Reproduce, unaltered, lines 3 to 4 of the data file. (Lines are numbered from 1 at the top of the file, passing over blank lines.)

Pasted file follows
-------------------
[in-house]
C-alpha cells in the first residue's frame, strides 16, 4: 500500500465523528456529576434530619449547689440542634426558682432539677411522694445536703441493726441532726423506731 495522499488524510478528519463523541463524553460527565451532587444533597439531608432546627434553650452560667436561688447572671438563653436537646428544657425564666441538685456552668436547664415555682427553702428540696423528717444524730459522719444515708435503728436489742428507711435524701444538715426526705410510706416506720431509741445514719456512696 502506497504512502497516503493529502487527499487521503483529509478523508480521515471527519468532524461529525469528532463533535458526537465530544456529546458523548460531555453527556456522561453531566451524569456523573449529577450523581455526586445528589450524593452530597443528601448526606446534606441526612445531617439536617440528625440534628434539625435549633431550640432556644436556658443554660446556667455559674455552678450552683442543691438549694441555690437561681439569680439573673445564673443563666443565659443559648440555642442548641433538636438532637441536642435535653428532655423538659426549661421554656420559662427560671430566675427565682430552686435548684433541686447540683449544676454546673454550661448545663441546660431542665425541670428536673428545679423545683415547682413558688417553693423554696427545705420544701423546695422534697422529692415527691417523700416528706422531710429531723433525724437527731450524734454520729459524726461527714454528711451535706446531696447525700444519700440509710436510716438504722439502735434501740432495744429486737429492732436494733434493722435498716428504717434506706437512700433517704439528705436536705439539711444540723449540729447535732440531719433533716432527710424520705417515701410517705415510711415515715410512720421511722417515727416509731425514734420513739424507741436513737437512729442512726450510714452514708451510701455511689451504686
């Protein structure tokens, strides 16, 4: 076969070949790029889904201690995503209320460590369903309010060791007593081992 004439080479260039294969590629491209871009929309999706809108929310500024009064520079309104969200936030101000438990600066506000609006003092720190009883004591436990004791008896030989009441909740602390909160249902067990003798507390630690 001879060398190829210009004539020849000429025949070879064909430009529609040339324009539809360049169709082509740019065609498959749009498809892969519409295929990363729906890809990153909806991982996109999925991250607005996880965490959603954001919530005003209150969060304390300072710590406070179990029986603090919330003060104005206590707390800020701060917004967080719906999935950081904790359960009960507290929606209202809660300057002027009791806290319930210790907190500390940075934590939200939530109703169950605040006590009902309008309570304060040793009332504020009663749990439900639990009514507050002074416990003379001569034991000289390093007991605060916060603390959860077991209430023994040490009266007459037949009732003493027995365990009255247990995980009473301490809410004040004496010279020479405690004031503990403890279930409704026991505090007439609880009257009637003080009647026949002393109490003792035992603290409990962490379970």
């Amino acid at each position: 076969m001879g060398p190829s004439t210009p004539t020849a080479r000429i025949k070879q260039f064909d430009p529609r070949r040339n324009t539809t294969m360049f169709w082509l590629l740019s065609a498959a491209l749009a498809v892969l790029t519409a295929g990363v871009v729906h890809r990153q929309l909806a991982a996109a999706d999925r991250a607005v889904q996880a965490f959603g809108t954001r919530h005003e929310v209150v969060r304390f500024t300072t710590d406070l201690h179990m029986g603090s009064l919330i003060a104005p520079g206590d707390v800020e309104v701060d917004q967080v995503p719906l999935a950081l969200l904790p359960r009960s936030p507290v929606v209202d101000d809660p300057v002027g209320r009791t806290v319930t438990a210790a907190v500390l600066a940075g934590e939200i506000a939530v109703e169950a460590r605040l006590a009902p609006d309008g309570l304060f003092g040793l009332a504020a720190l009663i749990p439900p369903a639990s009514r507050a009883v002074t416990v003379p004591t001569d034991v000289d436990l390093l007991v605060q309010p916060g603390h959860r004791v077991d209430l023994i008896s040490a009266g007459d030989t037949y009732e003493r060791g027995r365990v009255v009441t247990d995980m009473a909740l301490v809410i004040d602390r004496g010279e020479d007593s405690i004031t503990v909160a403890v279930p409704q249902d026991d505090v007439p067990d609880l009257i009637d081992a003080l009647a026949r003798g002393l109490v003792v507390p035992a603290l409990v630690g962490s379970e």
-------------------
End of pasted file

């Protein structure tokens, strides 16, 4: 076969070949790029889904201690995503209320460590369903309010060791007593081992 004439080479260039294969590629491209871009929309999706809108929310500024009064520079309104969200936030101000438990600066506000609006003092720190009883004591436990004791008896030989009441909740602390909160249902067990003798507390630690 001879060398190829210009004539020849000429025949070879064909430009529609040339324009539809360049169709082509740019065609498959749009498809892969519409295929990363729906890809990153909806991982996109999925991250607005996880965490959603954001919530005003209150969060304390300072710590406070179990029986603090919330003060104005206590707390800020701060917004967080719906999935950081904790359960009960507290929606209202809660300057002027009791806290319930210790907190500390940075934590939200939530109703169950605040006590009902309008309570304060040793009332504020009663749990439900639990009514507050002074416990003379001569034991000289390093007991605060916060603390959860077991209430023994040490009266007459037949009732003493027995365990009255247990995980009473301490809410004040004496010279020479405690004031503990403890279930409704026991505090007439609880009257009637003080009647026949002393109490003792035992603290409990962490379970």
């Amino acid at each position: 076969m001879g060398p190829s004439t210009p004539t020849a080479r000429i025949k070879q260039f064909d430009p529609r070949r040339n324009t539809t294969m360049f169709w082509l590629l740019s065609a498959a491209l749009a498809v892969l790029t519409a295929g990363v871009v729906h890809r990153q929309l909806a991982a996109a999706d999925r991250a607005v889904q996880a965490f959603g809108t954001r919530h005003e929310v209150v969060r304390f500024t300072t710590d406070l201690h179990m029986g603090s009064l919330i003060a104005p520079g206590d707390v800020e309104v701060d917004q967080v995503p719906l999935a950081l969200l904790p359960r009960s936030p507290v929606v209202d101000d809660p300057v002027g209320r009791t806290v319930t438990a210790a907190v500390l600066a940075g934590e939200i506000a939530v109703e169950a460590r605040l006590a009902p609006d309008g309570l304060f003092g040793l009332a504020a720190l009663i749990p439900p369903a639990s009514r507050a009883v002074t416990v003379p004591t001569d034991v000289d436990l390093l007991v605060q309010p916060g603390h959860r004791v077991d209430l023994i008896s040490a009266g007459d030989t037949y009732e003493r060791g027995r365990v009255v009441t247990d995980m009473a909740l301490v809410i004040d602390r004496g010279e020479d007593s405690i004031t503990v909160a403890v279930p409704q249902d026991d505090v007439p067990d609880l009257i009637d081992a003080l009647a026949r003798g002393l109490v003792v507390p035992a603290l409990v630690g962490s379970e």